More than four million people experience panic attacks annually, across the country. These attacks can occur anytime and anywhere: on the drive home from work, in the movie theater, at a child’s little league game, or in a thousand other unexpected places. While many people have heard of panic attacks, most may not be aware of the specifics of this frightening anxiety concern.
A panic attack is a sudden episode of intense fear that develops for no apparent reason. These attacks can trigger severe physical reactions and generally make the sufferer feel as if they are losing control or possibly having a heart attack. In the extreme, panic attacks can make a person feel like they may be dying. These attacks often begin without warning and can happen at any time or place. Most symptoms peak within ten minutes and last for approximately half an hour.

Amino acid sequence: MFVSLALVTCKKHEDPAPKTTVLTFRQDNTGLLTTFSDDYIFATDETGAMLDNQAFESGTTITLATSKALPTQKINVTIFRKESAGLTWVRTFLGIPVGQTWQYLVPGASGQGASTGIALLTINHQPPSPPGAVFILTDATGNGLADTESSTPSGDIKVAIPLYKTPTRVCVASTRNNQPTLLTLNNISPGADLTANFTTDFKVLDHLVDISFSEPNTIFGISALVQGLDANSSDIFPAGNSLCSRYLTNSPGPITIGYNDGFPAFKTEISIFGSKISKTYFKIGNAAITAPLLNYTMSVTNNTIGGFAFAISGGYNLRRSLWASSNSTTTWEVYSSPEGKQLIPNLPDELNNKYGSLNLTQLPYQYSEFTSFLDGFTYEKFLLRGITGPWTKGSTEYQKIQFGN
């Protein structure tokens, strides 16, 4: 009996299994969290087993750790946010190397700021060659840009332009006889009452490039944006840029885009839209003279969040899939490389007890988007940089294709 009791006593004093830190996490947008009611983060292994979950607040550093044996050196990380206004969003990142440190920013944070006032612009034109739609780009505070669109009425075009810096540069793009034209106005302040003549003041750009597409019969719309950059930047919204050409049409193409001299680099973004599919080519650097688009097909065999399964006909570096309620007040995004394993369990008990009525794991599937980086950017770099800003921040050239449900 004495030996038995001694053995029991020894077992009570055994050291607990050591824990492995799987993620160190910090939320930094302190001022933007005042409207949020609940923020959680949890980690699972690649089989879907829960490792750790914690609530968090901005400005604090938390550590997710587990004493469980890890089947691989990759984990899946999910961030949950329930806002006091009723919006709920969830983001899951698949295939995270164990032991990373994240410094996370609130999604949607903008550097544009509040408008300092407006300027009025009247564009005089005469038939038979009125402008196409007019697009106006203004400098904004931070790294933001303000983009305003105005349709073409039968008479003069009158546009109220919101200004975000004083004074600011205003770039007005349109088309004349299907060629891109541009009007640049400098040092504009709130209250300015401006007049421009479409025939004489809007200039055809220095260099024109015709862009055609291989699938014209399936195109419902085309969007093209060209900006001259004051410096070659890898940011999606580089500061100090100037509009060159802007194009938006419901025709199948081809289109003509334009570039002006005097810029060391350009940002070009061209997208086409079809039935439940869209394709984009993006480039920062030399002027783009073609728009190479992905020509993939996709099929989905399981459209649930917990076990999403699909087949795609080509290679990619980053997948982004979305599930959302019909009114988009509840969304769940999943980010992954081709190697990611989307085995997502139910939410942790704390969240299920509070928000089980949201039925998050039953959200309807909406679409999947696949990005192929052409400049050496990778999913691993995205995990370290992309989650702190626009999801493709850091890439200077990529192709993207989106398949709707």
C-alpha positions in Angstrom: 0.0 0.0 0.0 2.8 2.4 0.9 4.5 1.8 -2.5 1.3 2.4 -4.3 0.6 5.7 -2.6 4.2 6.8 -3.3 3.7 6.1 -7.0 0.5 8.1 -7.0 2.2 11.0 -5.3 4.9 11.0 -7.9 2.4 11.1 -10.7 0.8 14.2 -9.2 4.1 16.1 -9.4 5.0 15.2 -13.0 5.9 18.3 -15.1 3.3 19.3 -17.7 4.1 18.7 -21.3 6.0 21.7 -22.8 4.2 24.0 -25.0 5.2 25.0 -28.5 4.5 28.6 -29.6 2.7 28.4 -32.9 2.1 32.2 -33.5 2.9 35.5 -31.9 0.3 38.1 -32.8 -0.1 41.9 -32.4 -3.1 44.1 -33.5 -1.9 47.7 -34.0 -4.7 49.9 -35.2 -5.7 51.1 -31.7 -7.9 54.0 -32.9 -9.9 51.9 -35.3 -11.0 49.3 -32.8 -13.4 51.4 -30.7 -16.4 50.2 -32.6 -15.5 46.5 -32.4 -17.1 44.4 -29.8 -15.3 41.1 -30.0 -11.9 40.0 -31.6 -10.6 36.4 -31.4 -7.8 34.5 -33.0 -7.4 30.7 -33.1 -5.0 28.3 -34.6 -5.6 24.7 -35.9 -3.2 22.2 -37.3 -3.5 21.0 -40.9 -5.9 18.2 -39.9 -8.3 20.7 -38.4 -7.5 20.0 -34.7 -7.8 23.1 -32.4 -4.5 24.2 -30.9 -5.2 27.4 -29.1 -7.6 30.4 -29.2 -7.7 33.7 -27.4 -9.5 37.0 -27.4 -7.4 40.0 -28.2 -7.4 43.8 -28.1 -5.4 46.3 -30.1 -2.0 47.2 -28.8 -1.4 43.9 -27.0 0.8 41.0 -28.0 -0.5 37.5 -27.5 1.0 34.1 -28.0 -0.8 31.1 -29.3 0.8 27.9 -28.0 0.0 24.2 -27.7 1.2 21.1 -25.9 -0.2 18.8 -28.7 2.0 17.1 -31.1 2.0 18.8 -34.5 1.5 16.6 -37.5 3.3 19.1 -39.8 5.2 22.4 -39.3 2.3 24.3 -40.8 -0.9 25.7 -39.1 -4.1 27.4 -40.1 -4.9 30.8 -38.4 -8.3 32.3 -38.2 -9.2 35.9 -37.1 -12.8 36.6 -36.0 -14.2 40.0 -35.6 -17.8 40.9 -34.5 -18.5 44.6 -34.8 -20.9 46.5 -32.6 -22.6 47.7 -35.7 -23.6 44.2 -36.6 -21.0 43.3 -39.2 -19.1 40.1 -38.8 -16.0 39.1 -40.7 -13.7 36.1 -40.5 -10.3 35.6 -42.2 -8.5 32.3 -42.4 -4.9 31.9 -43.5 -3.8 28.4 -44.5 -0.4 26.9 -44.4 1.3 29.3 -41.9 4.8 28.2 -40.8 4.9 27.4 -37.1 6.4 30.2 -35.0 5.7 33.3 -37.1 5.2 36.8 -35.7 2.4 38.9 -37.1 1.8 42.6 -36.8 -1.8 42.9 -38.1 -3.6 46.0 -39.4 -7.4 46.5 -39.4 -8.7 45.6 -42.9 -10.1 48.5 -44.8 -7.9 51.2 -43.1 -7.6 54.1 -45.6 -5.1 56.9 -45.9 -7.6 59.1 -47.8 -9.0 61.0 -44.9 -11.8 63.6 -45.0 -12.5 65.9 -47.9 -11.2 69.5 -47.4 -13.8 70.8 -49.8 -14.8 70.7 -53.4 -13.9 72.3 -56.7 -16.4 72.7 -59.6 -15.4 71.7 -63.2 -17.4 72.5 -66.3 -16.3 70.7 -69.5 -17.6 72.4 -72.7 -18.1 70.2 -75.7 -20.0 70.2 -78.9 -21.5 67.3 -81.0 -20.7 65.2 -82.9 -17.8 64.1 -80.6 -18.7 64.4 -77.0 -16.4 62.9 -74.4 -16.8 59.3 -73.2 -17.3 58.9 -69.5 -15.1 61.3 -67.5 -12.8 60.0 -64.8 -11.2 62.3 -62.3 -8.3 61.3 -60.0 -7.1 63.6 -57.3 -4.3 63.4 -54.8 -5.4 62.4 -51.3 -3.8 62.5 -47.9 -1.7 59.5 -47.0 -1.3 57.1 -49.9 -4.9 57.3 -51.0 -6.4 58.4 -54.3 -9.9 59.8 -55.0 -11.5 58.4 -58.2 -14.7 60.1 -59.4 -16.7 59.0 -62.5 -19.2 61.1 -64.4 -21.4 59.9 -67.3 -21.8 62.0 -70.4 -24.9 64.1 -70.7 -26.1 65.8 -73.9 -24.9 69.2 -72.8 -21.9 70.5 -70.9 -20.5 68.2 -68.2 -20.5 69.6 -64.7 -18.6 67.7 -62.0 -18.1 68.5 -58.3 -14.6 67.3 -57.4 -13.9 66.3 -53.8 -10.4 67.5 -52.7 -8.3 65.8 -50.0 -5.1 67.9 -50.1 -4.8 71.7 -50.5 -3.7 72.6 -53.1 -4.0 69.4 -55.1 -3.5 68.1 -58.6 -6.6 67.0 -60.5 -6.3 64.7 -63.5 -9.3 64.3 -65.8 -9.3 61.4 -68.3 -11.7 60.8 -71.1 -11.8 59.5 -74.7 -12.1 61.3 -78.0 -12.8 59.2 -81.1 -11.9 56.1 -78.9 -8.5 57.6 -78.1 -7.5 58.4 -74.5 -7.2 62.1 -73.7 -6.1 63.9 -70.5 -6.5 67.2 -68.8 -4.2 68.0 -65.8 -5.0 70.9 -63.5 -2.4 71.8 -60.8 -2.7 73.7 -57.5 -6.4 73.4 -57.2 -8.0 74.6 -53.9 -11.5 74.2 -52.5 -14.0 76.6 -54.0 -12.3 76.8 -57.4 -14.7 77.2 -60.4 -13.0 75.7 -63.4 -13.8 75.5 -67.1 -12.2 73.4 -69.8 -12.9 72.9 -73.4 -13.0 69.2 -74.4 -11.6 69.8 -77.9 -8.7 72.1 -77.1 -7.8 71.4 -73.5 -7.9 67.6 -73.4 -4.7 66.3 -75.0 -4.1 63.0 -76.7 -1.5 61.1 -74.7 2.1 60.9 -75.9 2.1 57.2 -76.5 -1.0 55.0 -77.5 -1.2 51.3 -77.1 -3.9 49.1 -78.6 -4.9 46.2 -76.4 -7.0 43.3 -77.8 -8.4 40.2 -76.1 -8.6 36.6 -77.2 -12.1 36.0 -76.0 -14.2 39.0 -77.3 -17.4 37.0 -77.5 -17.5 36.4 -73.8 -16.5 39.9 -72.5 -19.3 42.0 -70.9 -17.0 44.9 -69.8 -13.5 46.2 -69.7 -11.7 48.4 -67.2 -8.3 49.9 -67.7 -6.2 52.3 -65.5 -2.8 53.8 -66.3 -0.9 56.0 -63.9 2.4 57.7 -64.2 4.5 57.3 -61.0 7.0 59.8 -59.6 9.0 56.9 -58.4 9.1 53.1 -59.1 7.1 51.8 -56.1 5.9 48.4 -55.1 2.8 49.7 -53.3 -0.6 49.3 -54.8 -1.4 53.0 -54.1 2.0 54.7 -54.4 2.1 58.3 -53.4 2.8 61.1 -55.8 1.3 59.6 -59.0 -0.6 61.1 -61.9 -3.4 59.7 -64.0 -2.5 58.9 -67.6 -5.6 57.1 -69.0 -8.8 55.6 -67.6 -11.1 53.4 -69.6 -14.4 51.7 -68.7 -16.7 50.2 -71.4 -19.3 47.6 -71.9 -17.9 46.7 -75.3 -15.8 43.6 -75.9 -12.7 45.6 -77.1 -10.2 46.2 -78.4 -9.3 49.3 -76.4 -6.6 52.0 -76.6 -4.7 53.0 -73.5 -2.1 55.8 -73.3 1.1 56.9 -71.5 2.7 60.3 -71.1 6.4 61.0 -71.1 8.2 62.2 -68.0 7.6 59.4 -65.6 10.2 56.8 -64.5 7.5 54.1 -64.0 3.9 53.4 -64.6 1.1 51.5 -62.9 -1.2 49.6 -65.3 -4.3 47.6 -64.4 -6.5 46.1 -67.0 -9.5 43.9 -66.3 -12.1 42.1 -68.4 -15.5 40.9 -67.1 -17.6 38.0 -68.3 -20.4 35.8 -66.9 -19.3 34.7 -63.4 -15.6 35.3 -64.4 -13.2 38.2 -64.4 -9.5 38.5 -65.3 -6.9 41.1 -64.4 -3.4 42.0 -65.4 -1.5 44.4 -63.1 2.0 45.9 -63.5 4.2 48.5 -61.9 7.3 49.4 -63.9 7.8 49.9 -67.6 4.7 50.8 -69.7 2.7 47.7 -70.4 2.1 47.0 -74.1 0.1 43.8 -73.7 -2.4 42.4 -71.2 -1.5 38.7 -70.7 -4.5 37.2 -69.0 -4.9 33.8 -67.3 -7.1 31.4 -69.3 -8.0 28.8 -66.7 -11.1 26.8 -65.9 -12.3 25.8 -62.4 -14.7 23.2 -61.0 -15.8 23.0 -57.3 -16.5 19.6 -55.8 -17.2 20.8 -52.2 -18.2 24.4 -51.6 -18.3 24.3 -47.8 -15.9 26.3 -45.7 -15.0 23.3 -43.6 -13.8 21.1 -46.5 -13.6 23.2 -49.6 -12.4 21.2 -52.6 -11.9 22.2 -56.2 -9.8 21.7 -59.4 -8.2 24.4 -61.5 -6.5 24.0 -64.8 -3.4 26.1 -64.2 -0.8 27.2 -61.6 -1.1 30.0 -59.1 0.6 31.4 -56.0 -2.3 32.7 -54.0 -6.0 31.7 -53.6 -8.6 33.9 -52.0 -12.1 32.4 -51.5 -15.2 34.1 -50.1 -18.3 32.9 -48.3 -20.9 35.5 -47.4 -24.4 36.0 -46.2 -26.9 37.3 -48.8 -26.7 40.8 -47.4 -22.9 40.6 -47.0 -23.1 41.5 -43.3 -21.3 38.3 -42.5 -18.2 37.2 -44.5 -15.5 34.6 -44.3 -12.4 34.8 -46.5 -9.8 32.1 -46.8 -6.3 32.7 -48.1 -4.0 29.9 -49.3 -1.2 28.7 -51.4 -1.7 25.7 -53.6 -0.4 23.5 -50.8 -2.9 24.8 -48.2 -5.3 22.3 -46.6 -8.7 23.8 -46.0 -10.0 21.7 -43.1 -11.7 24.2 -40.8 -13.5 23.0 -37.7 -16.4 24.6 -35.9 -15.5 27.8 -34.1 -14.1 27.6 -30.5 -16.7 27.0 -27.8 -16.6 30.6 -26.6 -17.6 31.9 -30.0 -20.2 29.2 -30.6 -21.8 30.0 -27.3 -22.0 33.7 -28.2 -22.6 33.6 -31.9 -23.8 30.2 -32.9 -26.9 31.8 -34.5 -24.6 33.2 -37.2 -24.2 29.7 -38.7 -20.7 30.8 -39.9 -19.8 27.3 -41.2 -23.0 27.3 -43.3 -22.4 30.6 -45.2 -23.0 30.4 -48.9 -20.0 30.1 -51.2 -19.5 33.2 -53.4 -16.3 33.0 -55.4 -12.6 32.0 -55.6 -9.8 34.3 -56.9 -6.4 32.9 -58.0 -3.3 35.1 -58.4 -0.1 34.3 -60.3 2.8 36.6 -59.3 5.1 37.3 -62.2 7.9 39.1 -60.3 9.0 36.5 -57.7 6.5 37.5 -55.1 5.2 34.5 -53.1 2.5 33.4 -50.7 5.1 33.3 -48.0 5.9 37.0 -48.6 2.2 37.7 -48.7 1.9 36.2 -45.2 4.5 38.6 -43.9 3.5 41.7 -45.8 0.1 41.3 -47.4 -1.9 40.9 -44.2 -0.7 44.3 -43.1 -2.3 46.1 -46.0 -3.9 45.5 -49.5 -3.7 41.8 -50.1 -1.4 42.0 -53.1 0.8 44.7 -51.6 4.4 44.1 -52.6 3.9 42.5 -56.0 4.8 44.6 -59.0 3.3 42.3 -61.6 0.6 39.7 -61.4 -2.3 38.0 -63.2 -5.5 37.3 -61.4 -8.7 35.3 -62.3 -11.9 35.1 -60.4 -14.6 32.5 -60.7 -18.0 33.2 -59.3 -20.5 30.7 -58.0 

Symptoms of panic attack may include:
- A sense of impending doom or death
- Rapid heart rate
- Shortness of breath
- Hot flashes
- Abdominal cramping
- Chest pain
- Trouble swallowing
- Tightness in the throat
You may notice that these symptoms are similar to serious medical conditions, such as a heart attack. Because of this, it is very important to seek the help of a physician if any of the above physical reactions are experienced. Beyond these symptoms, however, one of the worst aspects of a panic attack is that it often triggers fear that another attack is imminent. This fear can take over a person’s life. Over time a panic disorder may develop if a person has four or more attacks or lives in constant fear that more will occur.
Once a panic disorder develops, seeking panic disorder therapy becomes even more important: left untreated, panic attacks can lead to severe phobias or other anxiety disorders, to avoidance of social situations, to suicidal thoughts or actions, to financial problems, to work or school problems, and/or to alcohol or substance abuse problems. Because panic disorders do not go away on their own, experts encourage people to seek therapy as soon as they realize they are altering their day-to-day lives in order to cope. Most sufferers will undergo cognitive behavior therapy or exposure therapy as part of their panic disorder therapy. These treatments may be combined with medication depending on the specifics of each case.